Officials with local high schools are taking driving seriously and they are taking the driving careers of their students seriously, too. They’re requiring all driving students to complete a defensive driving course before they’re granted on-campus parking privileges.
Alive at 25 is the program helping to teach these drivers safe habits behind the wheel and it’s working to reduce the risks of accidents in North Carolina. It focuses on defensive driving habits and the importance of making safe decisions, according to Herald Online. These young drivers need all the help they can get as they don’t have a lot of experience behind the wheel, making them extremely likely to get into an accident.
Sabrina Gast, York County coroner, says that she sees far too many teen accidents every year and some of the most common causes are unnecessary, like distracted driving and driving under the influence.
Our Rock Hill accident lawyers understand that car accidents are the leading cause of death for this young age group. It’s important that we catch them early and teach them safe and responsible driving habits. What they learn now will be used for the rest of their driving career. Let’s teach them early and equip them with the tools they need to stay safe out there. If we’ve got to dangle their parking privileges above their head to get them to listen up then so be it.
At three high schools in Rock Hill, driving students will not be allowed to park on campus until they complete the 4 and a half hour defensive driving class, Alive at 25. The course will cost each student only $35. School officials are offering scholarships for any student who can’t afford it.
Starting in July, the class will be offered three times a month. Students have to take it once before the 19th of January or they will not be permitted to purchase a parking pass.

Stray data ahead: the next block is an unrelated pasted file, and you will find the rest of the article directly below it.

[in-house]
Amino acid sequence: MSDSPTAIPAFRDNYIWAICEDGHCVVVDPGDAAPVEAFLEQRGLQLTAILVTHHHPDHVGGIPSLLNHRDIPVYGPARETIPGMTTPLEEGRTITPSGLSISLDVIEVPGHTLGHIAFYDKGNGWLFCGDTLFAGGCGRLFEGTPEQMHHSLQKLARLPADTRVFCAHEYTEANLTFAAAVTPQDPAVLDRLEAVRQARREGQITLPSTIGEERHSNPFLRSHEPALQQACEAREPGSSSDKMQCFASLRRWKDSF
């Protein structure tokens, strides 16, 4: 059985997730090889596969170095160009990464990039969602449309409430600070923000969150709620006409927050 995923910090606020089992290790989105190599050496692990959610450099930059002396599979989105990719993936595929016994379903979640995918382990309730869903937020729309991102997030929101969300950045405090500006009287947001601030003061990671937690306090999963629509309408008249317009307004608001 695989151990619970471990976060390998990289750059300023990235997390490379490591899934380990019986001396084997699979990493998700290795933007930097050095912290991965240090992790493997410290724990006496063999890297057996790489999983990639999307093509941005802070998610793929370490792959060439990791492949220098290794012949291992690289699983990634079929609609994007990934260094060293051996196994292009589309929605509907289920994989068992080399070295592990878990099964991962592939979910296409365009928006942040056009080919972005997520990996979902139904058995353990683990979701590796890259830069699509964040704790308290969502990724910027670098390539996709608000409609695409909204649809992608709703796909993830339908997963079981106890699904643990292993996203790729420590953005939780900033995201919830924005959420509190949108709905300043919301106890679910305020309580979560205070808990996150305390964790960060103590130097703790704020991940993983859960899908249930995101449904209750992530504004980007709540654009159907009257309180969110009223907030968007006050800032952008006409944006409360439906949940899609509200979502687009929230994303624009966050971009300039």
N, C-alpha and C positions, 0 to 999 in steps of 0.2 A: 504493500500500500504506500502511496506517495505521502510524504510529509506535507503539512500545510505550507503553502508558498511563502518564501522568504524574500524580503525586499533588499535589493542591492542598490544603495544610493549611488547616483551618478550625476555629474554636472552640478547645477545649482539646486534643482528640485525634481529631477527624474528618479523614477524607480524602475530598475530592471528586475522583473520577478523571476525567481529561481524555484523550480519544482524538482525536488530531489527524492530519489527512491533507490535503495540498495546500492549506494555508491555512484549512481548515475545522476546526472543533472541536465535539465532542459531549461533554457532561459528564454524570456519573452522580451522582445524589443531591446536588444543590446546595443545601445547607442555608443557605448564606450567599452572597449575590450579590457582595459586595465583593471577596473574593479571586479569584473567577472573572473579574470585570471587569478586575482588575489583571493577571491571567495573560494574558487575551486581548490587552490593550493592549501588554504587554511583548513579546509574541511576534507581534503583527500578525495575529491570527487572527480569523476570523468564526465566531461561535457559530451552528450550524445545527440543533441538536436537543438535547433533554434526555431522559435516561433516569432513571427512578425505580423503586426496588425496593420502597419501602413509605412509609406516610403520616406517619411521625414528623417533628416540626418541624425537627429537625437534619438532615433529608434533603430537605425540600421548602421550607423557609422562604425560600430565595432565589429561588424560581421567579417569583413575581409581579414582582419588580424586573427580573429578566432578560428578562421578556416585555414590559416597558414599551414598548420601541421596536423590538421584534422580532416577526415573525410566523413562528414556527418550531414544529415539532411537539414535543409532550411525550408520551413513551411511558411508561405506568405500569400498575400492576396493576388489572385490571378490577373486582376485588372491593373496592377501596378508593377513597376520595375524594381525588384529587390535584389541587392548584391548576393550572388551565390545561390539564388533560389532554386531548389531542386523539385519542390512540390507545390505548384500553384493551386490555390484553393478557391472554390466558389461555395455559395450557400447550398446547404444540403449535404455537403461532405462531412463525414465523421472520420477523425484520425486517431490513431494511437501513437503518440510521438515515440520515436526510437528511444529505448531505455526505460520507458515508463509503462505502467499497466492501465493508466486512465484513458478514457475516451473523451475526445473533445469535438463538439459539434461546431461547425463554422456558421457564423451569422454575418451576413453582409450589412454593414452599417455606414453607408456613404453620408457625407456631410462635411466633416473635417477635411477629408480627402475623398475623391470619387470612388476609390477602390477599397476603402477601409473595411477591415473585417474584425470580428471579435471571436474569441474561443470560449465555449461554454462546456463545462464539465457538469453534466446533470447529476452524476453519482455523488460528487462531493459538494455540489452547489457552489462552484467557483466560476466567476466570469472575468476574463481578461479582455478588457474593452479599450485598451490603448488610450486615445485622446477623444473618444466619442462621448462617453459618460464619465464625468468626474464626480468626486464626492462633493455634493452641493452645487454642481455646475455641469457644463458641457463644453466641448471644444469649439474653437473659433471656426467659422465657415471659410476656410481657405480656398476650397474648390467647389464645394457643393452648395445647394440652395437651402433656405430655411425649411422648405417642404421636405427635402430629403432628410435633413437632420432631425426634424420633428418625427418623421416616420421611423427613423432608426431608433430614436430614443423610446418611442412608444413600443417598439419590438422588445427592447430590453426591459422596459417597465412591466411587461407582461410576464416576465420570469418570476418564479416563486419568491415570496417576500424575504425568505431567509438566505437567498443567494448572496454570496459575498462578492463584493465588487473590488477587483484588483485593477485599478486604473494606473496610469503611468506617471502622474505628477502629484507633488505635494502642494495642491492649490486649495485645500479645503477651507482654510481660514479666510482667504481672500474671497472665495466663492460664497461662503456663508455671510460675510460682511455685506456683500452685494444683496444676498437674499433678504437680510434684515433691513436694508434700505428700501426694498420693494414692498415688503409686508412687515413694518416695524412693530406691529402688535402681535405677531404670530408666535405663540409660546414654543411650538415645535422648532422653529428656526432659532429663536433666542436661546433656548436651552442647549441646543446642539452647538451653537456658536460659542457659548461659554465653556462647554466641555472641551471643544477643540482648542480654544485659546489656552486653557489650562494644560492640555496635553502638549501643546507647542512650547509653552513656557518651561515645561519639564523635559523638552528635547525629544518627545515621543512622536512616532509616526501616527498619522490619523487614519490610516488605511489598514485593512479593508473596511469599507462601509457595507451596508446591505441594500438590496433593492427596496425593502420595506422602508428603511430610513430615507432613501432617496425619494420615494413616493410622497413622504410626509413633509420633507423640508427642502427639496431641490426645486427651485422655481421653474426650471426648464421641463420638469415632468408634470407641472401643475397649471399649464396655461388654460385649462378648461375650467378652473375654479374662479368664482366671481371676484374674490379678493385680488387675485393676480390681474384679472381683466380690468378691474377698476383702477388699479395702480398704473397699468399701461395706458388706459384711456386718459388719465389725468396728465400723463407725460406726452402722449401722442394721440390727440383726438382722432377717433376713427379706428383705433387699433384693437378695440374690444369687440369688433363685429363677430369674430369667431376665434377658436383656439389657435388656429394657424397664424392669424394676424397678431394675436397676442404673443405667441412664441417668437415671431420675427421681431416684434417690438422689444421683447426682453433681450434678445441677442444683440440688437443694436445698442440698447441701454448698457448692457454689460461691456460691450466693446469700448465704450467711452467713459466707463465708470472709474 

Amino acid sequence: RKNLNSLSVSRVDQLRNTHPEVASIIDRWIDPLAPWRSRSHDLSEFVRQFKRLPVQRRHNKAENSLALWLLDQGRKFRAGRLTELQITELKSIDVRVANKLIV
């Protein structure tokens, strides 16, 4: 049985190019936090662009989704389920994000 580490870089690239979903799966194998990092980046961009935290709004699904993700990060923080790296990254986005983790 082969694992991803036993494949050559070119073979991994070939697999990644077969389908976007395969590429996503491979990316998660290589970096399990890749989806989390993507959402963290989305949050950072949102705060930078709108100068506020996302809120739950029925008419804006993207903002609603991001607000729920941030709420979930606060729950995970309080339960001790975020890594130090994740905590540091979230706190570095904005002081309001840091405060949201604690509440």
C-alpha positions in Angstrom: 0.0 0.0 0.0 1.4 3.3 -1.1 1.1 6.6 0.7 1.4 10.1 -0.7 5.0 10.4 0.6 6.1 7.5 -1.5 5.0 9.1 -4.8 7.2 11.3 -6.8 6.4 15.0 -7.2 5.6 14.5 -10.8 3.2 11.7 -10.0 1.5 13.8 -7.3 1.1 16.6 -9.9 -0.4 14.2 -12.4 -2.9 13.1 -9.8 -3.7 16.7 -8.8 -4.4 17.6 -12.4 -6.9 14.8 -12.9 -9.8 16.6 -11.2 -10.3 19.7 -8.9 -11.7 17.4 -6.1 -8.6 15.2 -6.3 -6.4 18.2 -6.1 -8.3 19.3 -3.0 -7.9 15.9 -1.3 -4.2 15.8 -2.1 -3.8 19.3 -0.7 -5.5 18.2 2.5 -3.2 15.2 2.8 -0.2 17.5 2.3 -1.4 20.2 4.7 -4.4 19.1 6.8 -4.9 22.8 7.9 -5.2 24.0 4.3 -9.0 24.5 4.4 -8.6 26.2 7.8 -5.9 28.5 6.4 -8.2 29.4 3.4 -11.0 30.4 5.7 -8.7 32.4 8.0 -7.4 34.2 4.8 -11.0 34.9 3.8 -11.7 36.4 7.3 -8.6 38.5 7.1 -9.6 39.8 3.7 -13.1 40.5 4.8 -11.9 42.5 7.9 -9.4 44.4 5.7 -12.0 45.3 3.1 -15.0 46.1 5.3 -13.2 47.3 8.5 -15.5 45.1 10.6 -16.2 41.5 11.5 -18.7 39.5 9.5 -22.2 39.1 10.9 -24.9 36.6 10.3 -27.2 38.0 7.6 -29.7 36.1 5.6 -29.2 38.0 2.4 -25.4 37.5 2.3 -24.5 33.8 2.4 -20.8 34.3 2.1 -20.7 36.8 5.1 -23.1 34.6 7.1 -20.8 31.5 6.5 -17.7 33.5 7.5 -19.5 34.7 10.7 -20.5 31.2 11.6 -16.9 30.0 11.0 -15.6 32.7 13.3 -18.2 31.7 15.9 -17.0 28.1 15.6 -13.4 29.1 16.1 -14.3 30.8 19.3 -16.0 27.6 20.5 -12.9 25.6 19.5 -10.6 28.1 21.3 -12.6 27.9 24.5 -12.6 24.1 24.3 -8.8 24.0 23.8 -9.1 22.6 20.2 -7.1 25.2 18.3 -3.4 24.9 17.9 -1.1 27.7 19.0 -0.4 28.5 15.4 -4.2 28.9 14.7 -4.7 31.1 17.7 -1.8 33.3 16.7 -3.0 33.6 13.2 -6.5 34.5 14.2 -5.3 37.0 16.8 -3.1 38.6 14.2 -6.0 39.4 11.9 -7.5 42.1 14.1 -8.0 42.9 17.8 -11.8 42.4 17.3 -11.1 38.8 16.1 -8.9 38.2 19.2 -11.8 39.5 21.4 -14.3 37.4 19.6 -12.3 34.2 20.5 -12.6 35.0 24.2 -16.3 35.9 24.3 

Participating Area Schools:
-Applied Technology Center
-Fort Mill County
Each year, about 11,000 teenagers die in traffic accidents. Close to 4,000 of them are drivers between the ages of 15- and 20-years-old. In the state of South Carolina, there were more than 160 teen drivers killed in traffic accidents.
The defensive driving course is taught by off-duty law enforcement officers and teaches these young drivers about the risks associated with not wearing a seat belt, speeding, eating behind the wheel, talking on phones, text messaging and drunk driving. Parents are urged to get in on it, too. Talk with your teen at home about the dangers they face on our roads. Make sure they know what’s expected of them behind the wheel.
“It’s a worthwhile time investment for students,” said Al Leonard, South Pointe High Principal.
Contact the Rock Hill injury lawyers at the Lee Law Offices today if you or someone you love has been injured or killed in a car accident in the Carolinas. Our firm offers free and confidential consultations to discuss the cases and the rights of accident victims. Call 800-887-1965 today!
More Blog Entries:
Teen Car Accidents in Greensboro & Benefits of a Comprehensive GDL Program, North Carolina Personal Injury Lawyers Blog, June 17, 2012